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Rep. Bob Dold’s 2015 Report Card

Representative from Illinois's 10th District
Republican
Served Jan 6, 2015 – Jan 3, 2017


These special year-end statistics cover Dold’s record during the 2015 legislative year (Jan 6, 2015-Dec 31, 2015) and compare him to other representatives serving at the end of that period. Last updated on Jan 9, 2016.

A higher or lower number below doesn’t necessarily make this legislator any better or worse, or more or less effective, than other Members of Congress. We present these statistics for you to understand the quantitative aspects of Dold’s legislative career and make your own judgements based on what activities you think are important.

Keep in mind that there are many important aspects of being a legislator besides what can be measured, such as constituent services and performing oversight of the executive branch, which aren’t reflected here.

 

Joined bipartisan bills the 3rd most often compared to House Republicans

In this era of partisanship, it is encouraging to see Members of Congress working across the aisle. Of the 212 bills that Dold cosponsored, 35% were introduced by a legislator who was not a Republican. View Cosponsored Bills »

Compare to all Illinois Delegation (78th percentile); Competitive House Seats (75th percentile); House Sophomores (78th percentile); House Republicans (99th percentile); All Representatives (86th percentile).

Only Democratic and Republican Members of Congress who cosponsored more than 10 bills and resolutions are included in this statistic.


 

Introduced the 4th fewest bills compared to Illinois Delegation

Dold introduced 8 bills and resolutions in 2015. View Bills »

Compare to all Illinois Delegation (17th percentile); Competitive House Seats (42nd percentile); House Sophomores (25th percentile); House Republicans (37th percentile); All Representatives (35th percentile).


 

Got influential cosponsors the 5th least often compared to Illinois Delegation (tied with 2 others)

1 of Dold’s bills and resolutions in 2015 had a cosponsor who was a chair or ranking member of a committee that the bill was referred to. Getting support from committee leaders on relevant committees is a crucial step in moving legislation forward.

Those bills were: H.Res. 154: Calling on the President to ...

Compare to all Illinois Delegation (22nd percentile); Competitive House Seats (31st percentile); House Sophomores (16th percentile); House Republicans (22nd percentile); All Representatives (21st percentile).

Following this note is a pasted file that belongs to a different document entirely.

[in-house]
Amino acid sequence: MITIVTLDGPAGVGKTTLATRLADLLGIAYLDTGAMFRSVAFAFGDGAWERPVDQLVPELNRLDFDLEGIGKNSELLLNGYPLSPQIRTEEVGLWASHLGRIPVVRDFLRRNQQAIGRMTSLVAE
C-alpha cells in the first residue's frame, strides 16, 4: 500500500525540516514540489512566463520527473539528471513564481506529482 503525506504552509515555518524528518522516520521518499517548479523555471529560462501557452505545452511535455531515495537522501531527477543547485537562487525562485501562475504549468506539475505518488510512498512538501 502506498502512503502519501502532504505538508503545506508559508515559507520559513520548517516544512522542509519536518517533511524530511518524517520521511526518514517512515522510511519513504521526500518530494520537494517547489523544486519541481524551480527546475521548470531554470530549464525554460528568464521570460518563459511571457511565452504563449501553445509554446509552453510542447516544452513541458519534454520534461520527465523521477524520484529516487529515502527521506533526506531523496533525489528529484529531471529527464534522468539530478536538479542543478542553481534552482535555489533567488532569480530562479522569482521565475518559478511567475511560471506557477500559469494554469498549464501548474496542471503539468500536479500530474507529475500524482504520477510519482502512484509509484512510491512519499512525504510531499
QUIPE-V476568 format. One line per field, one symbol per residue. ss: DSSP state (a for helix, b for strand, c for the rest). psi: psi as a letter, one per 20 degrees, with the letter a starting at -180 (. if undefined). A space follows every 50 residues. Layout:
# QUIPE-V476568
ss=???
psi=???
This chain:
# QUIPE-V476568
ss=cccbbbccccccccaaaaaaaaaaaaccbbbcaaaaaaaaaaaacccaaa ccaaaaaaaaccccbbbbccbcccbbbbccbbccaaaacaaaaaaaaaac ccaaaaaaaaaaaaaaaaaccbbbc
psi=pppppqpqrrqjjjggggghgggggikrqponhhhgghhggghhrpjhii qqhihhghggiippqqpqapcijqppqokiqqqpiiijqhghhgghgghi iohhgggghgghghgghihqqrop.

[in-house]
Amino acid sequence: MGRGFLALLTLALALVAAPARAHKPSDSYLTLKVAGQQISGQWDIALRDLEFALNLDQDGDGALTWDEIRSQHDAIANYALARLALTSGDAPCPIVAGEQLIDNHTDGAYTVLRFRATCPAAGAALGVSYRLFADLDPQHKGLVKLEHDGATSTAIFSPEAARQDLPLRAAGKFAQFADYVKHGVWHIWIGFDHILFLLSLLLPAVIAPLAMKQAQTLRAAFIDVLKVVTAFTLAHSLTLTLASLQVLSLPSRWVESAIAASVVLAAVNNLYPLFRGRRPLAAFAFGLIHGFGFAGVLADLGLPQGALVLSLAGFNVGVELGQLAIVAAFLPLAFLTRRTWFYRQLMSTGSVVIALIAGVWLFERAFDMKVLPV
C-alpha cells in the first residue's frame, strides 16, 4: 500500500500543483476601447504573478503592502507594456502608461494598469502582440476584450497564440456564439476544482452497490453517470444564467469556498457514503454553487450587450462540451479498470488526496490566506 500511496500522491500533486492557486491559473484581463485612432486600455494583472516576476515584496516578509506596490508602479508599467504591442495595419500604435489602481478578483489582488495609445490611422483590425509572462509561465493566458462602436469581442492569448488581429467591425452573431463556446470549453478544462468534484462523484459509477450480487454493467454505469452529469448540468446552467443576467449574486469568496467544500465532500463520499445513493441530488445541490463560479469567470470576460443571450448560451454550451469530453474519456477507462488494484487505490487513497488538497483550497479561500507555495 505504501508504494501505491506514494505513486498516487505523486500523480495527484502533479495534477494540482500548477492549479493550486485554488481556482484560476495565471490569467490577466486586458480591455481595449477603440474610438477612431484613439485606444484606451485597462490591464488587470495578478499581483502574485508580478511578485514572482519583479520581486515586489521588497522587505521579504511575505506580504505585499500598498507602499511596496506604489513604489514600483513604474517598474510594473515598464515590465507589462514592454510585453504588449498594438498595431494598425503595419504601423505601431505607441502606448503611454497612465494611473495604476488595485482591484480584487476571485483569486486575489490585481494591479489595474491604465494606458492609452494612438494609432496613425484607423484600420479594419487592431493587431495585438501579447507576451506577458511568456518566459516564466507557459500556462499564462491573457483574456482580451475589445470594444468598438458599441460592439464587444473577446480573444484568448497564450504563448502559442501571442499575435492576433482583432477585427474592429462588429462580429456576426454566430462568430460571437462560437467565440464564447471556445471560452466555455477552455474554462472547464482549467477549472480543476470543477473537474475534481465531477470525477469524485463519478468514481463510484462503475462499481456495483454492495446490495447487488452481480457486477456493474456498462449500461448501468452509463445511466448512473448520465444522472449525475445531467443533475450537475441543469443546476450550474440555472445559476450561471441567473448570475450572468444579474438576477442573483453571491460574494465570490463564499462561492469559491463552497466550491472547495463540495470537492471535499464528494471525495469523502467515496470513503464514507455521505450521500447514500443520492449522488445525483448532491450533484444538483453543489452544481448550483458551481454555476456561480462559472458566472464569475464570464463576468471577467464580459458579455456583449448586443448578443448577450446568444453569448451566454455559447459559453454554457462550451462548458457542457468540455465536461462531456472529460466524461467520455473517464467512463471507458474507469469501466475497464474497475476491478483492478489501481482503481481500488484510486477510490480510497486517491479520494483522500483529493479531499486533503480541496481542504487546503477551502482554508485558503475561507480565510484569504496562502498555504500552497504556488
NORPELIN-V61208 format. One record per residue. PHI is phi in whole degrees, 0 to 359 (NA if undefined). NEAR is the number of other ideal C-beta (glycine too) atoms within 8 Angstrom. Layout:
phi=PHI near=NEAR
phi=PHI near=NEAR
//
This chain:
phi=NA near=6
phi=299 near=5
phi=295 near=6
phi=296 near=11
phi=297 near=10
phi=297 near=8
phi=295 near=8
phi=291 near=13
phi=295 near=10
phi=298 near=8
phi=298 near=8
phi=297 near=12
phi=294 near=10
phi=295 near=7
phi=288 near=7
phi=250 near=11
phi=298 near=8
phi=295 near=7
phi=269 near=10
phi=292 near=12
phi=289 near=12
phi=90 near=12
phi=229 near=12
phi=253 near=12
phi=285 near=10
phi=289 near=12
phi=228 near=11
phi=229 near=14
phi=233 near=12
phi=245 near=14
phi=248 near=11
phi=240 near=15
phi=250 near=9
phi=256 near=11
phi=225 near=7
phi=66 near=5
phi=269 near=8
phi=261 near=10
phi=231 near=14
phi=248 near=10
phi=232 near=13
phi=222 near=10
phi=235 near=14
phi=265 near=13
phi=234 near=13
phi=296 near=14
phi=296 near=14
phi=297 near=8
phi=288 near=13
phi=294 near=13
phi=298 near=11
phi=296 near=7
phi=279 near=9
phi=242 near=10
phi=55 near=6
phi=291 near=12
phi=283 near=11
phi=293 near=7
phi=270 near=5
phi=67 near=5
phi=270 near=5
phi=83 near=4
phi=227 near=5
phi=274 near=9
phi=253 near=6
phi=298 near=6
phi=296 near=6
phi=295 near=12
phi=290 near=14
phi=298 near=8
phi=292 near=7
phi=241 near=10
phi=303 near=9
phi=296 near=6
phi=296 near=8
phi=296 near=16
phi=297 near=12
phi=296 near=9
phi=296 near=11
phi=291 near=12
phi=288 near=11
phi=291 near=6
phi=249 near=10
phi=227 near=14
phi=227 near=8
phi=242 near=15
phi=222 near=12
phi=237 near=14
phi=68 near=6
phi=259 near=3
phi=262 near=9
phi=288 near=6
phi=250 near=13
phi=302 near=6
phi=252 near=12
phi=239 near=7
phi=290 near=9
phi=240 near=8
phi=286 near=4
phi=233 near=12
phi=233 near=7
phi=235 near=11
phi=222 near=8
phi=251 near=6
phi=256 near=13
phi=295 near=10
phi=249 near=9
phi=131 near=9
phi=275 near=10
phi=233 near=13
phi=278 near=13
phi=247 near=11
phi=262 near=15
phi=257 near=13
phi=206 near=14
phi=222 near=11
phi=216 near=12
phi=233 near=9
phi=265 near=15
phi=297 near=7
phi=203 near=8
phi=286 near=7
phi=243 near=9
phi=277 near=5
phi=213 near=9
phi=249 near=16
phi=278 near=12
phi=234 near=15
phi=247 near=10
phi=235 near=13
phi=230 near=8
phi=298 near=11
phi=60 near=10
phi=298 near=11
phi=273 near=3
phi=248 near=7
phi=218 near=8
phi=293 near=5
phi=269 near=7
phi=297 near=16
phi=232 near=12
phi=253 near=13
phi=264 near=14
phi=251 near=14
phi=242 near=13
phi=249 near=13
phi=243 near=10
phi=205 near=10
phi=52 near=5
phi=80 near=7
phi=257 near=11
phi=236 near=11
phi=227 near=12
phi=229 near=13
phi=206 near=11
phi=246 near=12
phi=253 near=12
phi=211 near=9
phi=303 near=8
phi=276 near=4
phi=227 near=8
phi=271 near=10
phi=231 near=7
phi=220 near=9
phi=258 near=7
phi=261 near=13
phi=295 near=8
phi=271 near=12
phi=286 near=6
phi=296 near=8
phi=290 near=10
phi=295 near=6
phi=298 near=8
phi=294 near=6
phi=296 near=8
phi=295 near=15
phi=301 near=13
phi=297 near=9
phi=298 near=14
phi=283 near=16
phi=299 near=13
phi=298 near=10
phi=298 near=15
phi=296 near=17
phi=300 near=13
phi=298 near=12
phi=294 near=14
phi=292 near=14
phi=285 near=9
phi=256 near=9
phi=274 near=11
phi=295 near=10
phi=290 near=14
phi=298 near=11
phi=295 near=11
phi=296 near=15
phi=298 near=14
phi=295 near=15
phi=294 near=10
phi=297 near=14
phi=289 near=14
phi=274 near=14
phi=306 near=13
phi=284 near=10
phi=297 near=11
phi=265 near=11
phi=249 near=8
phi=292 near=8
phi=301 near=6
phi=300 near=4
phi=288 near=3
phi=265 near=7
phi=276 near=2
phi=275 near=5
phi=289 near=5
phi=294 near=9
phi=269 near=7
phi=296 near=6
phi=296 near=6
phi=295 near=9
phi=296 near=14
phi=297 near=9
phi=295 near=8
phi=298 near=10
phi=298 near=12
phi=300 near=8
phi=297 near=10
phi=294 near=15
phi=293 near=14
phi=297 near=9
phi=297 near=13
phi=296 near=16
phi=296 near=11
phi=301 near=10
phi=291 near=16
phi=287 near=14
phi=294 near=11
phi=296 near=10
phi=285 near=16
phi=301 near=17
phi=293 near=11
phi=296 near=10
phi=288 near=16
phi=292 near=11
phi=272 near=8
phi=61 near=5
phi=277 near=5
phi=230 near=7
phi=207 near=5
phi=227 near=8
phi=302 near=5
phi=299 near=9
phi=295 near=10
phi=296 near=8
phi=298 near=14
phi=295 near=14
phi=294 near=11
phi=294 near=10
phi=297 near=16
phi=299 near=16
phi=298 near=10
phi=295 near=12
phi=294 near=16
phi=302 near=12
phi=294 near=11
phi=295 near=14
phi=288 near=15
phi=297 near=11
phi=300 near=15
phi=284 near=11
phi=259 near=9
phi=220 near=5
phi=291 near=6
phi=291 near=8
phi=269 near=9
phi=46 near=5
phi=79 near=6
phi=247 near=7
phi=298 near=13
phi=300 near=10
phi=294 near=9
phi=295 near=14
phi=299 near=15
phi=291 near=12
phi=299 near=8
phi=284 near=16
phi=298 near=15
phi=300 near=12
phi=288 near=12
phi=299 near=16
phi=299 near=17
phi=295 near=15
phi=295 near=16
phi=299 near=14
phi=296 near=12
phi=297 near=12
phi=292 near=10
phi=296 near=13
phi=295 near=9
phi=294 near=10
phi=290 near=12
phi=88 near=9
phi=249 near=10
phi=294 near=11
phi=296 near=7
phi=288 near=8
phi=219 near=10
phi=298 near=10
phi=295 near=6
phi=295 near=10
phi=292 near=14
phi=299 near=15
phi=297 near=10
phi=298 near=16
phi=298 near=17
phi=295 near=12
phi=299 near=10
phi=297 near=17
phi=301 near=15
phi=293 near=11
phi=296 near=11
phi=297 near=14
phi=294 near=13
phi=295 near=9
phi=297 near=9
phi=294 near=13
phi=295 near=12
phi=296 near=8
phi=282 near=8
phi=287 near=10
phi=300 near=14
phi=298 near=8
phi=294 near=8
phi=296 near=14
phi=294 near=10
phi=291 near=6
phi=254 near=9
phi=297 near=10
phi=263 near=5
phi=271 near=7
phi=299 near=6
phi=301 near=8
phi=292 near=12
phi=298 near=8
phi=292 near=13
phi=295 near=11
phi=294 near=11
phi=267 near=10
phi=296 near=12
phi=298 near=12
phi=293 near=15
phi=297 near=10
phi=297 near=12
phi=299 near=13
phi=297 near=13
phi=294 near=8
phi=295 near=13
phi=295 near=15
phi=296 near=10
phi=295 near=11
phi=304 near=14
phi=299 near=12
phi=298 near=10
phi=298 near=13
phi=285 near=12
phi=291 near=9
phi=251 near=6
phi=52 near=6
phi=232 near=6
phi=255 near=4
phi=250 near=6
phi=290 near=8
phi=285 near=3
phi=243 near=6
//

Got bicameral support on the 7th most bills compared to Competitive House Seats (tied with 7 others)

The House and Senate often work on the same issue simultaneously by introducing companion bills in each chamber. 3 of Dold’s bills and resolutions had a companion bill in the Senate. Working with a sponsor in the other chamber makes a bill more likely to be passed by both the House and Senate.

Those bills were: H.R. 962: Startup Act; H.R. 1480: SAFE Act Confidentiality and Privilege ...; H.R. 2809: Great Lakes Water Protection Act

Compare to all Illinois Delegation (72nd percentile); Competitive House Seats (75th percentile); House Sophomores (67th percentile); House Republicans (71st percentile); All Representatives (71st percentile).

Companion bills are those that are identified as “identical” by Congress’s Congressional Research Service.


 

Cosponsored the 35th most bills compared to House Republicans (tied with 1 other)

Dold cosponsored 212 bills and resolutions introduced by other Members of Congress. Cosponsorship shows a willingness to work with others to advance policy goals. View Cosponsored Bills »

Compare to all Illinois Delegation (44th percentile); Competitive House Seats (69th percentile); House Sophomores (55th percentile); House Republicans (85th percentile); All Representatives (67th percentile).


 

Bills Out of Committee

Most bills and resolutions languish in committee without any action. Dold introduced 1 bill in 2015 that got past committee and to the floor for consideration.

Those bills were: H.R. 1480: SAFE Act Confidentiality and Privilege ...

Compare to all Illinois Delegation (61st percentile); Competitive House Seats (56th percentile); House Sophomores (49th percentile); House Republicans (31st percentile); All Representatives (46th percentile).